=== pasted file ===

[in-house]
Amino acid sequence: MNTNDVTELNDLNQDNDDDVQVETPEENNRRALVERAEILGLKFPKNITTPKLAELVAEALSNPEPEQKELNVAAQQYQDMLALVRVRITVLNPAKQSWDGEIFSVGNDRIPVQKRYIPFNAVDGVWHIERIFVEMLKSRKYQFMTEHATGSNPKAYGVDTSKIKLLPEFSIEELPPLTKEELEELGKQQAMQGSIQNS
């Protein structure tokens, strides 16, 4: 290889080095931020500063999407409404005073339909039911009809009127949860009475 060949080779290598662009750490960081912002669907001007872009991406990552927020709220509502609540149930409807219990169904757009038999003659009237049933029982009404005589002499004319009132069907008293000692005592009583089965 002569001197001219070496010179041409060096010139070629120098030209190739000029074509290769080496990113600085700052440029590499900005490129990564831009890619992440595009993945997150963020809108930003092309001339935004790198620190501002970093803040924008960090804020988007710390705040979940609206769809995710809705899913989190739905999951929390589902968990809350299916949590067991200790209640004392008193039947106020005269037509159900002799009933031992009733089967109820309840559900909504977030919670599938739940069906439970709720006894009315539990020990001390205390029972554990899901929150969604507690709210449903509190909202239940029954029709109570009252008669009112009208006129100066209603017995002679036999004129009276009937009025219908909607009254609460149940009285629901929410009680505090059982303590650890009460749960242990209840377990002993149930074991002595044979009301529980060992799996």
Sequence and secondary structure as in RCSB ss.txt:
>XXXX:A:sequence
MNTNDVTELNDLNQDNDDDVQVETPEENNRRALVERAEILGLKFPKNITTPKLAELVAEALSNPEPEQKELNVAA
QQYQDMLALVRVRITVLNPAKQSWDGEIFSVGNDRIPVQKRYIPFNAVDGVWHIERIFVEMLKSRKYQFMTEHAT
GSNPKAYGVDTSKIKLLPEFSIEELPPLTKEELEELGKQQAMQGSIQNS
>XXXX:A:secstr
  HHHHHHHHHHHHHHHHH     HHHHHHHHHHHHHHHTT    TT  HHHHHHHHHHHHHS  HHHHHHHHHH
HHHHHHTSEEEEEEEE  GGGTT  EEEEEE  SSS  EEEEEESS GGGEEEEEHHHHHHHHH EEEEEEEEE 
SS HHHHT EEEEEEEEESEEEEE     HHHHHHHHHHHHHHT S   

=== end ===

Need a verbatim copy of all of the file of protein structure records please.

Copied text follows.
[in-house]
Amino acid sequence: MNTNDVTELNDLNQDNDDDVQVETPEENNRRALVERAEILGLKFPKNITTPKLAELVAEALSNPEPEQKELNVAAQQYQDMLALVRVRITVLNPAKQSWDGEIFSVGNDRIPVQKRYIPFNAVDGVWHIERIFVEMLKSRKYQFMTEHATGSNPKAYGVDTSKIKLLPEFSIEELPPLTKEELEELGKQQAMQGSIQNS
């Protein structure tokens, strides 16, 4: 290889080095931020500063999407409404005073339909039911009809009127949860009475 060949080779290598662009750490960081912002669907001007872009991406990552927020709220509502609540149930409807219990169904757009038999003659009237049933029982009404005589002499004319009132069907008293000692005592009583089965 002569001197001219070496010179041409060096010139070629120098030209190739000029074509290769080496990113600085700052440029590499900005490129990564831009890619992440595009993945997150963020809108930003092309001339935004790198620190501002970093803040924008960090804020988007710390705040979940609206769809995710809705899913989190739905999951929390589902968990809350299916949590067991200790209640004392008193039947106020005269037509159900002799009933031992009733089967109820309840559900909504977030919670599938739940069906439970709720006894009315539990020990001390205390029972554990899901929150969604507690709210449903509190909202239940029954029709109570009252008669009112009208006129100066209603017995002679036999004129009276009937009025219908909607009254609460149940009285629901929410009680505090059982303590650890009460749960242990209840377990002993149930074991002595044979009301529980060992799996």
Sequence and secondary structure as in RCSB ss.txt:
>XXXX:A:sequence
MNTNDVTELNDLNQDNDDDVQVETPEENNRRALVERAEILGLKFPKNITTPKLAELVAEALSNPEPEQKELNVAA
QQYQDMLALVRVRITVLNPAKQSWDGEIFSVGNDRIPVQKRYIPFNAVDGVWHIERIFVEMLKSRKYQFMTEHAT
GSNPKAYGVDTSKIKLLPEFSIEELPPLTKEELEELGKQQAMQGSIQNS
>XXXX:A:secstr
  HHHHHHHHHHHHHHHHH     HHHHHHHHHHHHHHHTT    TT  HHHHHHHHHHHHHS  HHHHHHHHHH
HHHHHHTSEEEEEEEE  GGGTT  EEEEEE  SSS  EEEEEESS GGGEEEEEHHHHHHHHH EEEEEEEEE 
SS HHHHT EEEEEEEEESEEEEE     HHHHHHHHHHHHHHT S   